It’s been a hot year — the hottest year on record, according to climate experts.
I know I’m not the only one thinking this doesn't feel like normal winter weather.
I spent Christmas Day this year wearing shorts. Shorts! And when I was packing for the holidays, I didn’t even bother throwing a jacket into my suitcase because the forecast showed a full week of balmy days with highs in the 80s.
The records show it, too: It's been a hot winter.
<p><span id="docs-internal-guid-53116b1e-f37c-ff55-167b-8533313419c3"></span></p><p><img type="lazy-image" data-runner-src="https://assets.rebelmouse.io/eyJhbGciOiJIUzI1NiIsInR5cCI6IkpXVCJ9.eyJpbWFnZSI6Imh0dHBzOi8vYXNzZXRzLnJibC5tcy8xOTQ3MTcxNS9vcmlnaW4uZ2lmIiwiZXhwaXJlc19hdCI6MTYwODM0Mzg2NX0.isJDwcrhg1fmzYA1W042Tw1j7Or6ALnSdc5V4G09kLU/img.gif?width=980" id="e7bb7" class="rm-shortcode" data-rm-shortcode-id="36e521ae6d0523ec66b952bd4ab96b82" data-rm-shortcode-name="rebelmouse-image"></p><p class="image-caption">It’s pretty easy to feel like Jake Gyllenhaal in "The Day After Tomorrow" when you have a bigger risk of getting heatstroke than seeing snow in late December.<span></span></p><h2>The good news, though, is that global warming isn’t solely responsible for the warm weather this month.</h2><p><a href="https://www.climate.gov/news-features/blogs/enso/november-el-ni%C3%B1o-update-it%E2%80%99s-small-world" target="_blank">Climatologists say</a> we’re in the middle of El Niño right now, which happens every few years. And this time around, it’s been <a href="http://www.wmo.int/pages/prog/wcp/wcasp/enso_update_latest.html" target="_blank">particularly strong</a>.</p><p>How does El Niño work? Every few years, the water in the Pacific Ocean gets a little warmer than usual during the winter. <strong>G</strong><strong><strong>r</strong>eenhouse gases warm the Earth, oceans absorb that heat, and then El Niño drives up the temps a few extra degrees.</strong></p><p><img type="lazy-image" data-runner-src="https://assets.rebelmouse.io/eyJhbGciOiJIUzI1NiIsInR5cCI6IkpXVCJ9.eyJpbWFnZSI6Imh0dHBzOi8vYXNzZXRzLnJibC5tcy8xOTQ3MTcxNy9vcmlnaW4uanBnIiwiZXhwaXJlc19hdCI6MTYxMDM1MjUwN30.ktQkfjWhFE565wWlOfdoPuWblujhdpAfamvxfpn96x4/img.jpg?width=980" id="0d1c7" class="rm-shortcode" data-rm-shortcode-id="e46bf684d200f4220e517c7df5fb0abb" data-rm-shortcode-name="rebelmouse-image"></p><p class="image-caption">A summer beach day? Nope, just people enjoying the beach on Dec. 13, 2015, in Fairfield, Connecticut. Photo by Spencer Platt/Getty Images<span class="redactor-invisible-space">.</span></p><p><strong></strong>That little change in temperature patterns can spiral into massive changes in weather around the world, making certain areas (like the northern U.S.) drier and warmer while other places get a lot more rainfall.</p><h2>Climate change has played a role in making our weather more extreme, though.</h2><p><a href="http://www.npr.org/2015/12/28/461247410/experts-explain-why-2015-is-a-warm-one-for-earths-climate" target="_blank">Some climate scientists are saying</a> that <strong>global warming has "supercharged" El Niño</strong>, making this year's weather patterns <em>waaay</em> more intense than they'd usually be.</p><p>So we're seeing summery days in the middle of the winter — and worse. <a href="http://www.theguardian.com/environment/2015/dec/27/uk-floods-and-extreme-global-weather-linked-to-el-nino-and-climate-change" target="_blank">Across the globe</a>, there have also been droughts, flooding, hurricanes, and fires.</p><h2>In short, El Niño is the reason behind most of these weird weather events. Global warming is making that weather more powerful and destructive.</h2><p>So no, you don’t have to worry about never seeing a snowy Christmas ever again because El Niños come and go.</p><p><img type="lazy-image" data-runner-src="https://assets.rebelmouse.io/eyJhbGciOiJIUzI1NiIsInR5cCI6IkpXVCJ9.eyJpbWFnZSI6Imh0dHBzOi8vYXNzZXRzLnJibC5tcy8xOTQ3MTcxOC9vcmlnaW4uanBnIiwiZXhwaXJlc19hdCI6MTYzNDg3NTkxNH0.FgQS_KxE37BZtCf0T0CD2mgvaBKbenehuPR5bRR4L2k/img.jpg?width=980" id="ab469" class="rm-shortcode" data-rm-shortcode-id="1cfe12b197262e282a3e3f7d6ae0e4fe" data-rm-shortcode-name="rebelmouse-image"></p><p class="image-caption">It was almost 70 degrees in New York City on Christmas Eve this year. Photo by Kena Betancur/Getty Images.<br></p><p>But unless we can rein in greenhouse gases, you should probably expect to see more erratic, extreme weather in the future, too. Here's to a northeastern winter full of mittens, scarves, hot cocoa ... and shorts.</p>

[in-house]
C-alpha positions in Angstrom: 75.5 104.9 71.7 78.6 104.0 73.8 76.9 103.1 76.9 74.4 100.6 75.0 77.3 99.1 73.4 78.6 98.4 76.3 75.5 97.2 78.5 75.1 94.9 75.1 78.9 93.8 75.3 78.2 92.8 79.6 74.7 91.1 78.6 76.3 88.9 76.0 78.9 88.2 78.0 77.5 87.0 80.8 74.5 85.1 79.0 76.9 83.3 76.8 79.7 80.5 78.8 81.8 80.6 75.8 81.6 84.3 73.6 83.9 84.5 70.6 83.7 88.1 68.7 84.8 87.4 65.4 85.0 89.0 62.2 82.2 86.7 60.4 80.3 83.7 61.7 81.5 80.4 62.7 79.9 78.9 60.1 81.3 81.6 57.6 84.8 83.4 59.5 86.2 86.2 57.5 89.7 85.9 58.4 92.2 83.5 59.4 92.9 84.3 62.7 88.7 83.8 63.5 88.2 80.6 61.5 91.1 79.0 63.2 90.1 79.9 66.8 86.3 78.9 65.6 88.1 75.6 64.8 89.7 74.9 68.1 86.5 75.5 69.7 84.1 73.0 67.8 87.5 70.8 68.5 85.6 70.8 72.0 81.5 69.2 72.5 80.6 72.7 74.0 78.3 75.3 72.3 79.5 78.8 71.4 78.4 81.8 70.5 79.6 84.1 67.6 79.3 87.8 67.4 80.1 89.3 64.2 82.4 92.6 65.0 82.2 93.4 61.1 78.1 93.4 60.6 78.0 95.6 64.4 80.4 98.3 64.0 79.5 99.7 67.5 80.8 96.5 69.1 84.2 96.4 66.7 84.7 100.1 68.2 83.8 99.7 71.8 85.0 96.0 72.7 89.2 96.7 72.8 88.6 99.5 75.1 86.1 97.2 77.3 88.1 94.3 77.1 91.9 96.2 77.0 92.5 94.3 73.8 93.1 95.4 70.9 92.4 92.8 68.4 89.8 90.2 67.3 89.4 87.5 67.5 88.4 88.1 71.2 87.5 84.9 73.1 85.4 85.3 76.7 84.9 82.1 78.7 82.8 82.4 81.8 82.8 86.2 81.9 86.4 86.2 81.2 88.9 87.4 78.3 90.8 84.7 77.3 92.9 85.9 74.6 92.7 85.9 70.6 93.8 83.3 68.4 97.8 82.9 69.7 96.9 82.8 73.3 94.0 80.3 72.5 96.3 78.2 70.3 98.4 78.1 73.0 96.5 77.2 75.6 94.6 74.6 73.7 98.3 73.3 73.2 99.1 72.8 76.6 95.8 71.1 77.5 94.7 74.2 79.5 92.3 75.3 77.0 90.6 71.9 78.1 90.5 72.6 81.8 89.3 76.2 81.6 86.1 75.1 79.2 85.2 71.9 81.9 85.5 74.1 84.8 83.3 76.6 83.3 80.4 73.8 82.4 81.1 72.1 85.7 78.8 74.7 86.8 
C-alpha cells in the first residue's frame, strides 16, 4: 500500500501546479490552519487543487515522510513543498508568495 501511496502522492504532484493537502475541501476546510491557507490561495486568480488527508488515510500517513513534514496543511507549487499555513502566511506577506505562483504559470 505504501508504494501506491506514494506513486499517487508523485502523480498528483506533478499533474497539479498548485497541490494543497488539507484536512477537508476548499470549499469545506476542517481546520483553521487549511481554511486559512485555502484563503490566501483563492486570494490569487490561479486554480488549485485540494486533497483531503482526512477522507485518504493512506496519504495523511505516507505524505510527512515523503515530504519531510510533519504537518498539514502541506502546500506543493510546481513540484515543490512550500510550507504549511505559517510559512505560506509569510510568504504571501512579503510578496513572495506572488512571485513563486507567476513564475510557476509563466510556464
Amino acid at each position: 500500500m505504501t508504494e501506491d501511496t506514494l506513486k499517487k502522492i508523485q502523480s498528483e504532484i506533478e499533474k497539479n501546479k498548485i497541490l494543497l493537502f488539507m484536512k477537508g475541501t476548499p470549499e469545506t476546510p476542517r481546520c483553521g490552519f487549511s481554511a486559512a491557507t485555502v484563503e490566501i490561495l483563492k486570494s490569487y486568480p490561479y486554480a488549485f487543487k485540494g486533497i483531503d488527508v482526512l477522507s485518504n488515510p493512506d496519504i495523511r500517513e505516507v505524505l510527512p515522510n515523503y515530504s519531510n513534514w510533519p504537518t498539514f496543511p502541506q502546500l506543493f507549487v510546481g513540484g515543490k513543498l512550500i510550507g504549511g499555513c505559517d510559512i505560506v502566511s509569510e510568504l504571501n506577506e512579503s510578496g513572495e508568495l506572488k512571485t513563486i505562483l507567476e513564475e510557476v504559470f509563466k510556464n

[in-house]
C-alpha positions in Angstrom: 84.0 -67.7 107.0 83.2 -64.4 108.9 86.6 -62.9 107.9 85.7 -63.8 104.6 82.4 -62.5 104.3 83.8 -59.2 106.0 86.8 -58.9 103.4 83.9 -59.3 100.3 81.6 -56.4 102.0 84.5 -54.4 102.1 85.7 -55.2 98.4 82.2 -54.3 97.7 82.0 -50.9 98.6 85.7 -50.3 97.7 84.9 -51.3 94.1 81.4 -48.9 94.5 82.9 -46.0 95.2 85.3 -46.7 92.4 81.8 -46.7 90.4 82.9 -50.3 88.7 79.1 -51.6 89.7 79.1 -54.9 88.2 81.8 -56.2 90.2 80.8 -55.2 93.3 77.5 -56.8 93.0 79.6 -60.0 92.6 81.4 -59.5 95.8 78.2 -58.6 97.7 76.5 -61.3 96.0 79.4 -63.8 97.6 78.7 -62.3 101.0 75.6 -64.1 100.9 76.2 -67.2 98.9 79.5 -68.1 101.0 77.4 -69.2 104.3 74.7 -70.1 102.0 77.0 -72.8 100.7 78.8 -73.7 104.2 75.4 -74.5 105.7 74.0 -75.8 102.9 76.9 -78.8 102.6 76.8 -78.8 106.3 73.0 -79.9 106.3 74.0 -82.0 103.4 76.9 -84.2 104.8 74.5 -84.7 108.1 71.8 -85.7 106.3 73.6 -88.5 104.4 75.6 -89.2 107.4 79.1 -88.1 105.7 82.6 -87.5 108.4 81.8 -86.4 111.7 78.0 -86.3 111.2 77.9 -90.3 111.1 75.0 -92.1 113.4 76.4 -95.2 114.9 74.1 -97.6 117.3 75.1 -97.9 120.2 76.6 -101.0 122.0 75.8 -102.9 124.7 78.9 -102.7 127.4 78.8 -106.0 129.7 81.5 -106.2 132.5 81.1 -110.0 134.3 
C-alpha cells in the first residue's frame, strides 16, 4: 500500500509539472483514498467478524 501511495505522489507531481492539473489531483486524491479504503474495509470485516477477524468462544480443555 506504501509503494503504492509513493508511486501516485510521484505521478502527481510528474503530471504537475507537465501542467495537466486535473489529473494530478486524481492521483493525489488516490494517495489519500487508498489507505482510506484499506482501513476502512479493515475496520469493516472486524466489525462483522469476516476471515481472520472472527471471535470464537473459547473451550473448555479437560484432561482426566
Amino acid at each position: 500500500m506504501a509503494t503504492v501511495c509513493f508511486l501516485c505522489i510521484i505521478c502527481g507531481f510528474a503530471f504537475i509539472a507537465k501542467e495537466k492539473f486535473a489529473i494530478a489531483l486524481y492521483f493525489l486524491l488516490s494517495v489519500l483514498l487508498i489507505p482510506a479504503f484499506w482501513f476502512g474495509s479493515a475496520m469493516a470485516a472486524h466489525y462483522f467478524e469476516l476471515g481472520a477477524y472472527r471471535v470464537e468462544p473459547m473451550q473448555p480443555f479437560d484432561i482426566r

Keep Reading Show less